How Well Do You Manage Your Emotions When You Write?

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Several years ago when I faced an emotional and financial crisis, I took to journaling almost every day to deal with the pain and anxiety I felt. The emotional pain was so intense, in fact, that it took two notebooks of journal entries to release those emotions. I just kept writing and writing to release the anger, fear and guilt I felt until I had my emotions under control. Writing in my journal was much better than pacing floors and indulging in crying spells.

Psychologists at the Harvard University Healthbeat blog call this expressive writing. They cited several studies showing how expressive writing (journal writing) can help you manage stress and anxiety by organizing your thoughts and making sense of traumatic experiences. Expressive writing can also help you break free of the endless mental cycling through of events that can lead to brooding and depression.

So why am I writing about this? With so much going on in our world, many people begin writing to deal with their often confused emotions to make sense of things. For many, writing helps heal wounds both old and new. At a time like now, expressive writing, or different variations of it, can help you deal with the emotional aspects of these dramatic events.

Writers learn to write with emotion, to use it to fuel their stories. But how do you write when you feel too overwhelmed by life-altering events, when you feel too emotional to write? How do you express your emotions without being overwhelmed by them? How do you put those emotional experiences into proper perspective?

Here are a few writing tools to help you navigate those rocky seas of emotion.

1. Journaling – Therapists at the University of Rochester Medical Center say that journaling is one of the easiest ways to release your emotions, next to talking to a close friend or family member. That’s where expressive writing comes in. The idea behind journaling, or expressive writing, is to set aside time every day to write in a journal or notebook for a specified amount of time, say thirty minutes or so. (However, in my personal experience, if you’re feeling really emotional about a situation, you might consider writing for longer than that, or at least until you have nothing left to put on the page.) Don’t worry about grammar, punctuation or sentence structure, and don’t show your journal to anyone. Journaling is your personal path to healing.

2. Freewriting – Freewriting is like a stream of consciousness on the page. You don’t stop to edit yourself either, much like journaling. While expressive writing helps you deal with the emotional content, like a dumping ground of sorts, freewriting is the flow of thoughts and ideas. Journaling is more personal, while freewriting is less emotional. But because of the assortment of ideas, freewriting helps you sort through them to find nuggets of wisdom. I also recommend handwriting for both journalizing and freewriting because writing by hand creates a direct connection to your subconscious mind.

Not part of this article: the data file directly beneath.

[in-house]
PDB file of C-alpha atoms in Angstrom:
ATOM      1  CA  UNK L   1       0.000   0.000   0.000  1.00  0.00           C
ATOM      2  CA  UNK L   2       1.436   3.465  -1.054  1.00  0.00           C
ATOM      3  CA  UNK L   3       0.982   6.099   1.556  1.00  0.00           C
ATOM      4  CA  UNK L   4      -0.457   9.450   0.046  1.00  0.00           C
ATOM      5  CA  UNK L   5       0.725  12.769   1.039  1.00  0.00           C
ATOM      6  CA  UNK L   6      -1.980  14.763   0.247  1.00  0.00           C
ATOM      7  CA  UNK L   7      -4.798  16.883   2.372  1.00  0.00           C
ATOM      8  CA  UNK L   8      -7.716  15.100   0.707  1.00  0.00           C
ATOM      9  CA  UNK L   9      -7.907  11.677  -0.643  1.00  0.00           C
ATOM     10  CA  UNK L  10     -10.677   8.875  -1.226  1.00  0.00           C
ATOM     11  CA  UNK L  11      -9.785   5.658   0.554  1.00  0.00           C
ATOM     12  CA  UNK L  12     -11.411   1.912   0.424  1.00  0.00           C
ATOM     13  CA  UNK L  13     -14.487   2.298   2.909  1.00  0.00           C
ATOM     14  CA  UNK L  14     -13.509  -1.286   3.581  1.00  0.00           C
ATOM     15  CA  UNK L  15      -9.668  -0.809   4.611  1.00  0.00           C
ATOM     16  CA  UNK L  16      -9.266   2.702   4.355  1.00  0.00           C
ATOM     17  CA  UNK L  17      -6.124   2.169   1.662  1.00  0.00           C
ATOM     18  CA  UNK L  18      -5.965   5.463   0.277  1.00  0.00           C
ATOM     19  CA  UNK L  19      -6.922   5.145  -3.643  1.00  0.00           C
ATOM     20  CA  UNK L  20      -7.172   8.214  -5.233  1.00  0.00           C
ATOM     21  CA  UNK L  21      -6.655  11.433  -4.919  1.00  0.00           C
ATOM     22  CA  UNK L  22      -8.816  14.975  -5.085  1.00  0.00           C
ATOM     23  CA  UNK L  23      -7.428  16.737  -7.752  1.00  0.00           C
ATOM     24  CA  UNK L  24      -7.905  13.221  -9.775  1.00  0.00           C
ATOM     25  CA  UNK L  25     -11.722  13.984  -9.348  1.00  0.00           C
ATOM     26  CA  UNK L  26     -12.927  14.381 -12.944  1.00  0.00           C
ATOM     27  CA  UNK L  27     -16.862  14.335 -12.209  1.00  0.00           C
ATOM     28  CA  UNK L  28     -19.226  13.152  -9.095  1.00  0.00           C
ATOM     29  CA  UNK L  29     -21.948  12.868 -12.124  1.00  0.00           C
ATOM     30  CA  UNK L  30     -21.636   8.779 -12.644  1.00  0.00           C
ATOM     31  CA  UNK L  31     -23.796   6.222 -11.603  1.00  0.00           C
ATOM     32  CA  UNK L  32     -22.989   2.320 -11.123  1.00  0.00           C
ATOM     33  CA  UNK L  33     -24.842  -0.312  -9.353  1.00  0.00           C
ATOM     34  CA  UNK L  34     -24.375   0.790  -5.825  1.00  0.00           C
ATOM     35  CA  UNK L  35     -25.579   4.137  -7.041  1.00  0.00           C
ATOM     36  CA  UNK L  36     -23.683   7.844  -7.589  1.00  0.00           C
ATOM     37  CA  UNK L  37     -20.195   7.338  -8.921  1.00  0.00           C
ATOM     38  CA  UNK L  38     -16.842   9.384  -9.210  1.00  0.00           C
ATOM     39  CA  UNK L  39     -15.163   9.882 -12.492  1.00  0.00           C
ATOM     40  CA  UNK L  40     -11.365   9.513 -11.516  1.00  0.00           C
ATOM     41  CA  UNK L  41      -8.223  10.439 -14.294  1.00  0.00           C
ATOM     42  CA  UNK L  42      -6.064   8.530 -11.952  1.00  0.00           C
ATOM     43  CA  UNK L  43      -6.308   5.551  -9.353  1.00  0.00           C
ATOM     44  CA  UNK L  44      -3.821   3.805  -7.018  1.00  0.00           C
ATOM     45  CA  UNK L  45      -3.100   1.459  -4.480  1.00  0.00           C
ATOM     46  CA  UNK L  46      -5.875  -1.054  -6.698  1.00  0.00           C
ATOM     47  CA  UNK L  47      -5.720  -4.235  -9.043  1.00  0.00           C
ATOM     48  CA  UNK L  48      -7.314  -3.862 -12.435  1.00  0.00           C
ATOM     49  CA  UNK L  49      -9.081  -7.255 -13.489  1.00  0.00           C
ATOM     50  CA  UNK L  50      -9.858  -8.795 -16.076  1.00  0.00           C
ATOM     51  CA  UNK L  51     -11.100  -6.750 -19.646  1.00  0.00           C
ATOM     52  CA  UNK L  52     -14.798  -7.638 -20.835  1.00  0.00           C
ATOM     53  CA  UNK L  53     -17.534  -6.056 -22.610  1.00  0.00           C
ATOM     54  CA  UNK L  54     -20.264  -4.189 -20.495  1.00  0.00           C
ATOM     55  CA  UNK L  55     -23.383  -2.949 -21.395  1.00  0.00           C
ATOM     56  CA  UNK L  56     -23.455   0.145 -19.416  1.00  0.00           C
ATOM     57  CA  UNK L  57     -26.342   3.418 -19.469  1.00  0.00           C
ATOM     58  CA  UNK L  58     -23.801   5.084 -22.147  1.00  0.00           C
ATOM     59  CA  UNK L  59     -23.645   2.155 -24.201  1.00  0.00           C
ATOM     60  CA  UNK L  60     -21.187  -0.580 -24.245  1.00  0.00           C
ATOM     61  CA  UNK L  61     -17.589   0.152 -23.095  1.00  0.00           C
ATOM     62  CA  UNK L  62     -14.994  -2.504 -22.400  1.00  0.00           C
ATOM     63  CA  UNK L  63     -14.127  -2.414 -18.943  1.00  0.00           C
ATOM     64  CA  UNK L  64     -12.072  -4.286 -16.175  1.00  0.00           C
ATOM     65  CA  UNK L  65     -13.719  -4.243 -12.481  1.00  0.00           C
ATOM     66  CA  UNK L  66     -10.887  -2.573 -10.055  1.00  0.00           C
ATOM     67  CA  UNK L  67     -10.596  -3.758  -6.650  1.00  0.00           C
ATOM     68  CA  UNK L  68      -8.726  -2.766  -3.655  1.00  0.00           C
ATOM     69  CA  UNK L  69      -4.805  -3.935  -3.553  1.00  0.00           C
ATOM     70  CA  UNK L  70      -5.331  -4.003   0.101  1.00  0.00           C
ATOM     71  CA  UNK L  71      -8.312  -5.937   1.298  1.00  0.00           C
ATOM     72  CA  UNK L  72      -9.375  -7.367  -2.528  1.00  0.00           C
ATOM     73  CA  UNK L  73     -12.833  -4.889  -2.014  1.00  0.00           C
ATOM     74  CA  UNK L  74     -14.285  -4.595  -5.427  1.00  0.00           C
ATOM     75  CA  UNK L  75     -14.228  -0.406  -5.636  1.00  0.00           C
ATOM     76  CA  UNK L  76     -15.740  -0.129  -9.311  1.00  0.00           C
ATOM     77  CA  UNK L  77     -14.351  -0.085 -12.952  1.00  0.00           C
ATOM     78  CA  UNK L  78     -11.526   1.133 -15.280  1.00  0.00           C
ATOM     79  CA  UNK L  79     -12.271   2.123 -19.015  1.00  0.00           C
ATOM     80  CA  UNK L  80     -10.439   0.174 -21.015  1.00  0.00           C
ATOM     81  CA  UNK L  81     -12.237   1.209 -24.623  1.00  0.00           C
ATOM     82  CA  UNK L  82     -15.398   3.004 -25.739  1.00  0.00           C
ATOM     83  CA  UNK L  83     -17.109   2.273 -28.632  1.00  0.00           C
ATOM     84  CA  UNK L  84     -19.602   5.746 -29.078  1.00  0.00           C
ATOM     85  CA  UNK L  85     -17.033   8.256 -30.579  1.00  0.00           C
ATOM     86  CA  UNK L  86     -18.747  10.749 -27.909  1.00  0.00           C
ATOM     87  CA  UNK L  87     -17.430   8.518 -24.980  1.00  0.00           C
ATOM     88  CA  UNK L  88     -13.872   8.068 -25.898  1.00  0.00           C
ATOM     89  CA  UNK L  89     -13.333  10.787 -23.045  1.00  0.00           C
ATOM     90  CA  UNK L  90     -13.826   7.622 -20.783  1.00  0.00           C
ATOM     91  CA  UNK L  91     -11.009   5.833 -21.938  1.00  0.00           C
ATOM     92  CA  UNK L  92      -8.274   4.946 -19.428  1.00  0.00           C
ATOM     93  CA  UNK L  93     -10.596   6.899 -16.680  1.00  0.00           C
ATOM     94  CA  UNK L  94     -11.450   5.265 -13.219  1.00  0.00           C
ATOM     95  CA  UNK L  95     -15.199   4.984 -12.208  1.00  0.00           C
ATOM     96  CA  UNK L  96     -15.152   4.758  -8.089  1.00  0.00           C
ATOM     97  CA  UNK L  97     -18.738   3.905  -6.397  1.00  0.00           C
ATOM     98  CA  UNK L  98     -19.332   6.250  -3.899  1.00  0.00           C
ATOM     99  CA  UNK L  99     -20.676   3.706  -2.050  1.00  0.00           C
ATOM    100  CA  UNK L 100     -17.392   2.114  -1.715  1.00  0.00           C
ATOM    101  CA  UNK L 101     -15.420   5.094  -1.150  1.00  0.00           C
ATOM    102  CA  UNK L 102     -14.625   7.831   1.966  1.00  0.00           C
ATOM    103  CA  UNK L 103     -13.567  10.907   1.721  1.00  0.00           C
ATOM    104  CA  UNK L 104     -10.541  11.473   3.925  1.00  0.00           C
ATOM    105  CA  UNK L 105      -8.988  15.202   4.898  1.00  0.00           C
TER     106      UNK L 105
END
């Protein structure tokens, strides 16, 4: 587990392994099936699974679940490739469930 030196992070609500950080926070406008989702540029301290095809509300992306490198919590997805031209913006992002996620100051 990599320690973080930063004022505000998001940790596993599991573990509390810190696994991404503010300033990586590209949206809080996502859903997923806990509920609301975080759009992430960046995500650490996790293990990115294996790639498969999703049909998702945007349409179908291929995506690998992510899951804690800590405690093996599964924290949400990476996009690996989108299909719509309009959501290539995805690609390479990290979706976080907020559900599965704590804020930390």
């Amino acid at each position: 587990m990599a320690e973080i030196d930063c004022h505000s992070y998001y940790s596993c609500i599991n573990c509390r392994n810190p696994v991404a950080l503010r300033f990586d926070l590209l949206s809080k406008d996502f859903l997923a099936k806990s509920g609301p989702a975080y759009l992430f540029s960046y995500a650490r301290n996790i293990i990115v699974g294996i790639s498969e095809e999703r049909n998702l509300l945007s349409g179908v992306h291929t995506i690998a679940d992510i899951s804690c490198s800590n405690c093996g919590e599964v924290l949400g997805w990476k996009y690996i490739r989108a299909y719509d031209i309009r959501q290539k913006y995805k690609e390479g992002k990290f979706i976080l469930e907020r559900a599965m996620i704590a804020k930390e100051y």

3. Letter writing — Another exercise I used to get through my emotional crisis was letter writing. Write a letter to that person (or organization) who you feel angry with (or disappointed, saddened, frustrated, etc.). Describe your rage or fears, and most important, explain what you would like them to do in response. Be specific in your request. Most important, don’t mail the letter. Instead, tear it up or burn it. Release the contents into the Universe. You never ever want to mail a letter to someone that you wrote in anger. You might regret it later. Write as many letters as you see fit until your emotions are under control. It really does make you feel better to get things off your chest, even if you never mail the letter.

4. Write about your experience in third person. This suggestion comes from a therapist at Psych Central, who explains that writing in third person (he/she/they) creates distance between yourself and the traumatic event. When it’s less personal, the traumatic experience is easier to deal with.

5. Do nothing. Yes, you read that right. Do nothing – at least for right now. Be careful not to respond to a volatile situation with a kneejerk reaction. What you write in the heat of the moment may not be what you really want to say. Allow time for your emotional self to cool off. It could be a few days, a week or a month or more. When you wait for the drama to subside, what you want to write about will eventually become clear.

The turmoil in the world has created a lot of emotional noise. You don’t want your voice to get lost in it. Take a step back (or two or three) from the drama, allow some time to pass, then you’ll be able to look upon that situation with greater clarity. Writing can help by giving you an outlet for those pent up feelings.

With life in topsy-turvy mode these past few months, writing solely for yourself can bring balance back into your life.

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